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I copied this from The Bicycle Academy awhile back.

5" flat 2nd cut file with handle - with one safe edge this file is great for creating sharp lines and hard edges
6" half round bastard cut file with handle - great for creating the small mitres on a seat stay break bridge
8" half round bastard cut file with handle - a radius that closely matches a 25.4mm diameter tube
10" half round 2nd cut file with handle - a radius that closely matches a 28.6 or 31.8mm diameter tube
12" half round 2nd cut file with handle - a radius that closely matches a 35mm diameter tube
14" half round 2nd cut file with handle - a radius that closely matches a 46mm diameter headtube
16" half round bastard cut file with handle - a radius that closely matches a T47 bottom bracket


I’m glad I am not the only one :rofl:

FYI, here is another thread about tube miter solutions: Anvil Tube Mitering Jig

I think a framebuilding-specific jigger would be a great addition to the frame builder toolset. A horizontal mill is going to be better, but realistically space is going to be harder and harder to find. When I have more time I will try to take on that project

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That’s a pretty good start. You end up with a big bunch of different ones and definitely get some needle and rifling files when you can.

I have had really good cuts with the hole saws @Carl_Snarl at metal guru carries.
Cuts a lot smoother than others I have tried

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I just bought a printer after not owning one my whole life. It’s a total game changer - best investment in tooling I’ve made this year, but don’t tell that to Joe at Cobra :wink:

I will agree with folks that the paper template + hacksaw + file process is surprisingly quick after you get the hang of it! If your mitering setup isn’t super dialed, it’s probably faster than futzing with a mill. And you can re-use them if you’re careful.


To add to the simplification conversation- you really don’t need paper templates, especially for practice joints where you only have one miter on a tube. 8" bench grinders also work well for cutting miters- a practice joint on a thin-wall tube only takes a few minutes on a bench grinder.

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The problem with tube notchers is they vibrate a lot cutting thin wall tubes. For .035” tube 4130 it’s mostly fine. Once you get into the thinner diameters of like .9mm and thinner, there is more vibration. So, you need something rigid. There no comparison with a mill, either vertical or horizontal. The bigger, the more rigid. What happens sometimes when cutting thin diameter wall thickness tubes, is that the vibration leads to the hole saw tearing out a chunk of tube that totally messes up the miter. Bam! Wasted tube.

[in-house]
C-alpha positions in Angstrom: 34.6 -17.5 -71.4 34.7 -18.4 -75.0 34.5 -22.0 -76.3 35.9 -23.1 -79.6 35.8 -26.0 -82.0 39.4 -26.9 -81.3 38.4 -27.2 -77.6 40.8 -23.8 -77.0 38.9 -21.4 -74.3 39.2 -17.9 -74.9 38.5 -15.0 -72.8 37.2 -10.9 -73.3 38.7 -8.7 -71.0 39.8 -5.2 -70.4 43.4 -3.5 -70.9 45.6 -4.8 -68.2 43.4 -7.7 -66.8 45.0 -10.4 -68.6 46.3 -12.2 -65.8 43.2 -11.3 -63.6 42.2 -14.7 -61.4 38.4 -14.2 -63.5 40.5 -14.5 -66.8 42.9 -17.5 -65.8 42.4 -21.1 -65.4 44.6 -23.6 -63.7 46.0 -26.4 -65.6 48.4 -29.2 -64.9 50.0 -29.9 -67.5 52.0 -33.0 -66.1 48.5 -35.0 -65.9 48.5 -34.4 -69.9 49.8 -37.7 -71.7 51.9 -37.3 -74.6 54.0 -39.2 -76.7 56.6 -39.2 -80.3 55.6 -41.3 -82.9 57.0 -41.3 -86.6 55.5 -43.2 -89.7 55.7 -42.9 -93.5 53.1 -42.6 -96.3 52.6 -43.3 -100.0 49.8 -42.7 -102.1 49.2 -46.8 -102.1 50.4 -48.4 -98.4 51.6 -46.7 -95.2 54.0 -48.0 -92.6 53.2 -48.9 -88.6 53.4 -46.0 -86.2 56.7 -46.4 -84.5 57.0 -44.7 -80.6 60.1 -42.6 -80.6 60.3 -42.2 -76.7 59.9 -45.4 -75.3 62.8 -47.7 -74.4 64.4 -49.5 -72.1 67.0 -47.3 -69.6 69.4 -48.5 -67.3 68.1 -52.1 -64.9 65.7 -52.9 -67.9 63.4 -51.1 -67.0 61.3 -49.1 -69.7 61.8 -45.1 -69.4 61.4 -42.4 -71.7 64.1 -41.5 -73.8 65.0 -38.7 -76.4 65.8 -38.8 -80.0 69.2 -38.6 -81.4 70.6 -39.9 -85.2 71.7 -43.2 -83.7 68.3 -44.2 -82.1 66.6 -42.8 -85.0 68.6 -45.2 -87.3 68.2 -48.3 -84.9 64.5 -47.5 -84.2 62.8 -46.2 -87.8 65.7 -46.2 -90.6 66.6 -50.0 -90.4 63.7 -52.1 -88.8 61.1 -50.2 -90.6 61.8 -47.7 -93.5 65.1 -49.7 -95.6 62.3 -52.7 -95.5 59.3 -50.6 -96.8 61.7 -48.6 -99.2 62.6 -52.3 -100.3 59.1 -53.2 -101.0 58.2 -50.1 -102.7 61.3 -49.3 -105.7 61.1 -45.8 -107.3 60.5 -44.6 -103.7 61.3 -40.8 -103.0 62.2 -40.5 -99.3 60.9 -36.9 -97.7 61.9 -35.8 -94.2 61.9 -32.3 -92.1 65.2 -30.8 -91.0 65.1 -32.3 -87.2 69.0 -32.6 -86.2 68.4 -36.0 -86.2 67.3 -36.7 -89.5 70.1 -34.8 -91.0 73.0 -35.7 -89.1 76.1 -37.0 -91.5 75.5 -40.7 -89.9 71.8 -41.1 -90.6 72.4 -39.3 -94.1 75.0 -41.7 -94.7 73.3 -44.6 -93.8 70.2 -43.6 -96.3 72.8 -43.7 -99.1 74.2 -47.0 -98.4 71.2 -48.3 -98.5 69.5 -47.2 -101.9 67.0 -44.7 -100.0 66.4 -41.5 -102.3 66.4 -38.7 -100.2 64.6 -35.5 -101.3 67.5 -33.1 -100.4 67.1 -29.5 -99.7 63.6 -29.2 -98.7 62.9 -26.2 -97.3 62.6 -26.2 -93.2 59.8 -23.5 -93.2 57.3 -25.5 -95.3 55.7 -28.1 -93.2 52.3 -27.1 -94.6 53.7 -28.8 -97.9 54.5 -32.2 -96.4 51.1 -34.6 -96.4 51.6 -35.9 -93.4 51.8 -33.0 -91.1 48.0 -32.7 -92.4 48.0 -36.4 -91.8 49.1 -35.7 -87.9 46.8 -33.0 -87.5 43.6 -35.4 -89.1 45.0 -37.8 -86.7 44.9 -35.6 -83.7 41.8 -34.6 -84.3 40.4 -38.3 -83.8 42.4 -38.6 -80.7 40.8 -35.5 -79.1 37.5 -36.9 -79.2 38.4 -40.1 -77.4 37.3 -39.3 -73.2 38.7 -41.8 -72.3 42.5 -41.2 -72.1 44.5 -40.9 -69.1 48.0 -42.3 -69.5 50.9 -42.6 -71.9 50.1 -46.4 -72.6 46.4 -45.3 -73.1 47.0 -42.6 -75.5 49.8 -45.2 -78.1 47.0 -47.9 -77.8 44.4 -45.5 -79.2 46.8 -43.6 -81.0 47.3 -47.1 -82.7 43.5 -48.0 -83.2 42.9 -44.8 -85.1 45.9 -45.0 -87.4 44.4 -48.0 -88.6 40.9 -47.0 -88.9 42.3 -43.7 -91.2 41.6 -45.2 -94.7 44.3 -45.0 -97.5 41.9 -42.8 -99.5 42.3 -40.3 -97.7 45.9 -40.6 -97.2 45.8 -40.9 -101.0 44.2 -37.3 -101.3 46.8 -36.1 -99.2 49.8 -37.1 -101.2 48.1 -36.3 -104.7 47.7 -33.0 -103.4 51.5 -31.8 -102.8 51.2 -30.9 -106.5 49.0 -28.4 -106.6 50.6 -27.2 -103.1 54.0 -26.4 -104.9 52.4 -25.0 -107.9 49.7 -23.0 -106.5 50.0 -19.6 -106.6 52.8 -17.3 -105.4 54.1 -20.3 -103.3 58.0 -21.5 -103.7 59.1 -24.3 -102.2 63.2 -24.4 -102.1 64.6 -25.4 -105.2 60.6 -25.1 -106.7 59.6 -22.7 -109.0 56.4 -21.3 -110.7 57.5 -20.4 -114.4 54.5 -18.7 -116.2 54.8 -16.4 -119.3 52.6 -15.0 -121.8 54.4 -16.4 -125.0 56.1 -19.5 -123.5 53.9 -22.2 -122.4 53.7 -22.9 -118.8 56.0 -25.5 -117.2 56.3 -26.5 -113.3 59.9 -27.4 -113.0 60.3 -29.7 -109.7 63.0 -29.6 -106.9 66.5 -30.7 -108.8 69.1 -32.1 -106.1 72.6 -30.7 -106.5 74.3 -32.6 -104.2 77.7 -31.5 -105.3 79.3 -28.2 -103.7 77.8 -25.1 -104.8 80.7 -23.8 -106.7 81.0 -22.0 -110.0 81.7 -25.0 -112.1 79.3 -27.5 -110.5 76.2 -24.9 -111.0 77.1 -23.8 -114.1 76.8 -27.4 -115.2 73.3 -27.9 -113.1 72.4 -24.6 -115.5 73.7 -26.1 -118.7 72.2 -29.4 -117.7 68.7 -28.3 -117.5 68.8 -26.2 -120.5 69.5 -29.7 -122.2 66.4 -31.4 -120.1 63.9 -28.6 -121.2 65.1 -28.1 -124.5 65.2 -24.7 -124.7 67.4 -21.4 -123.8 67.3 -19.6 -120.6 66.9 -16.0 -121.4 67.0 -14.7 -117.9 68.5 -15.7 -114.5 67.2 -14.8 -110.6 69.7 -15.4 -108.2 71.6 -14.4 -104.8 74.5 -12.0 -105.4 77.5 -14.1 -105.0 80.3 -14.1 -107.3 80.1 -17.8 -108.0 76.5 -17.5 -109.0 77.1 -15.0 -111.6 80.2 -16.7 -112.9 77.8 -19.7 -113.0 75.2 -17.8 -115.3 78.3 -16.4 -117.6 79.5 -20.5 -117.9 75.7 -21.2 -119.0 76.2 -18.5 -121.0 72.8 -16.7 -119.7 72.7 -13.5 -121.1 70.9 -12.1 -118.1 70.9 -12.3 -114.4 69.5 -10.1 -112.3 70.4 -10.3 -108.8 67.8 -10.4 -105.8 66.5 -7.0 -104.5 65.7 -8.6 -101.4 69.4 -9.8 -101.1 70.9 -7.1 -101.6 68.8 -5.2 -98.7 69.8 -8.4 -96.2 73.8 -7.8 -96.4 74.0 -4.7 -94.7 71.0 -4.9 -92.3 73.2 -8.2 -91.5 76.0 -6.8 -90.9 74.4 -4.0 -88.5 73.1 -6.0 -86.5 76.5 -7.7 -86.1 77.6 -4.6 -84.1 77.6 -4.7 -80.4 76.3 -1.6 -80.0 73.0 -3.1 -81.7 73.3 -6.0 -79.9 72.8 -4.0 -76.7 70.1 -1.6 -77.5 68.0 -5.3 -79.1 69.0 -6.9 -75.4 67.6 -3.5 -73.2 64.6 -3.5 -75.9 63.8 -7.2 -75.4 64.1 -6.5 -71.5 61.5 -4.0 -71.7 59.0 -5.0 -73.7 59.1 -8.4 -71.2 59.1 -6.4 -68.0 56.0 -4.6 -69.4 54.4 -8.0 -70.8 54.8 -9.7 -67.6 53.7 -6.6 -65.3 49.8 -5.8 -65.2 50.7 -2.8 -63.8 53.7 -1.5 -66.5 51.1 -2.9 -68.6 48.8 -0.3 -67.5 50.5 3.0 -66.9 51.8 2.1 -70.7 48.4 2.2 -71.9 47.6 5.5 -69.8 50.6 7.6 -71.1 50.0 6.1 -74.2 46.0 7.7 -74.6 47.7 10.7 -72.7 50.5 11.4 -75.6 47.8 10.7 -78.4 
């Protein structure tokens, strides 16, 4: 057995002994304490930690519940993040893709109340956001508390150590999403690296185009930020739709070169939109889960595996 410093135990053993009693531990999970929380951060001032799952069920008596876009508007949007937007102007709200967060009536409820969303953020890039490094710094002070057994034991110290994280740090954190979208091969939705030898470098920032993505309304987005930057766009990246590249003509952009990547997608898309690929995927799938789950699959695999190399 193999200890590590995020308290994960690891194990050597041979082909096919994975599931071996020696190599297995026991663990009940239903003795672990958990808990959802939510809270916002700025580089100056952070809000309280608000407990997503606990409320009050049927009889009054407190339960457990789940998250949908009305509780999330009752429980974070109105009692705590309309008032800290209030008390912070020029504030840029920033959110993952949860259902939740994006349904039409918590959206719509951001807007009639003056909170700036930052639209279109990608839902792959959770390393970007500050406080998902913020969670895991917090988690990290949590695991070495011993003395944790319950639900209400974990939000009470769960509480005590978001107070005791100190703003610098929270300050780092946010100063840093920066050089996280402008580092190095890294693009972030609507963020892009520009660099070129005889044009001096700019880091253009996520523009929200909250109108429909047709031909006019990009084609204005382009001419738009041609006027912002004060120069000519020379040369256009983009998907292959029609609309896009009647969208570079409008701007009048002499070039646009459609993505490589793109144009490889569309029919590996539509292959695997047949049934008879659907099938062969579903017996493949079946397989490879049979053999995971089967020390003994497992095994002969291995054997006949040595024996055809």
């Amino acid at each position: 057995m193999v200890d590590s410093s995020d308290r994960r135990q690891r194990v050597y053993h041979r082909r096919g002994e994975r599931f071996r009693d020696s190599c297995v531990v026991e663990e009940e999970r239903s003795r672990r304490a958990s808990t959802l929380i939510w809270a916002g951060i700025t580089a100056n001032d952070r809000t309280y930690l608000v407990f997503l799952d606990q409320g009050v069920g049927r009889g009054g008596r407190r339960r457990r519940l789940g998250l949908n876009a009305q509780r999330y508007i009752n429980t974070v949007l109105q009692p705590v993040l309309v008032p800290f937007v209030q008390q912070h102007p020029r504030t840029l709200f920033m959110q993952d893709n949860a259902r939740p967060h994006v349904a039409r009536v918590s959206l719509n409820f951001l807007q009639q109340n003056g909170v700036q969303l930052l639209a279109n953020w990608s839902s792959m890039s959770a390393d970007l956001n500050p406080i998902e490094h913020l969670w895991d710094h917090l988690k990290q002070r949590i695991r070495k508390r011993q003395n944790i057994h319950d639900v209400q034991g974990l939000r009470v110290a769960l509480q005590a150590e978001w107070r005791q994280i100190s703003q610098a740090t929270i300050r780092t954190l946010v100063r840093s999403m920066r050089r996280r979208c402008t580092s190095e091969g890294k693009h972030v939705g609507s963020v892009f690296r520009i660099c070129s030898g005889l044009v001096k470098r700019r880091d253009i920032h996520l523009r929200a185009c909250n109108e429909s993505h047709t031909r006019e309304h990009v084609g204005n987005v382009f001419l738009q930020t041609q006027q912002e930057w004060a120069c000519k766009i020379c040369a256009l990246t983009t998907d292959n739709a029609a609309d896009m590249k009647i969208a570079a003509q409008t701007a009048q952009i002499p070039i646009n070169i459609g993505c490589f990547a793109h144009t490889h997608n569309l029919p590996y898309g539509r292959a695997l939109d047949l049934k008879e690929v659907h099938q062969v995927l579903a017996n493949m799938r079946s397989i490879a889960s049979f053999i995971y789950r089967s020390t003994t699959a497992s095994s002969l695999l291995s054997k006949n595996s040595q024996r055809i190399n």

I had a nice tube notcher. They kinda suck, but they work even with thin tubes if you do some extra things. First, mount it horizontally on a stand or something that can bolt to the floor preferably. Second, run it at really super fast speeds. This is unconventional and goes against the normal operation of low speeds and even pressure if you were using a mill. However, I found that light pressure and high RPMs work better for tube notchers due to lack of rigidity on the notcher. Third, those things that are sold out there to add temporary wall thickness to a tube. What’s it called? I think it’s sold by the name of TWITS, thin wall tube supports. Those things work really really well. You could probably make your own or do a google search and buy what’s out there.

…or instead of tube notchers, or in addition to them, the advice with files is spot on. You’re going to need some anyway just to clean up the burrs that the hole saw notcher leaves.


Great suggestion, I’ve never heard of TWITS, what a great name :rofl:



Wow! You guys don’t even own a paper printer?! How would you even print a CAD drawing, even just a miniature one?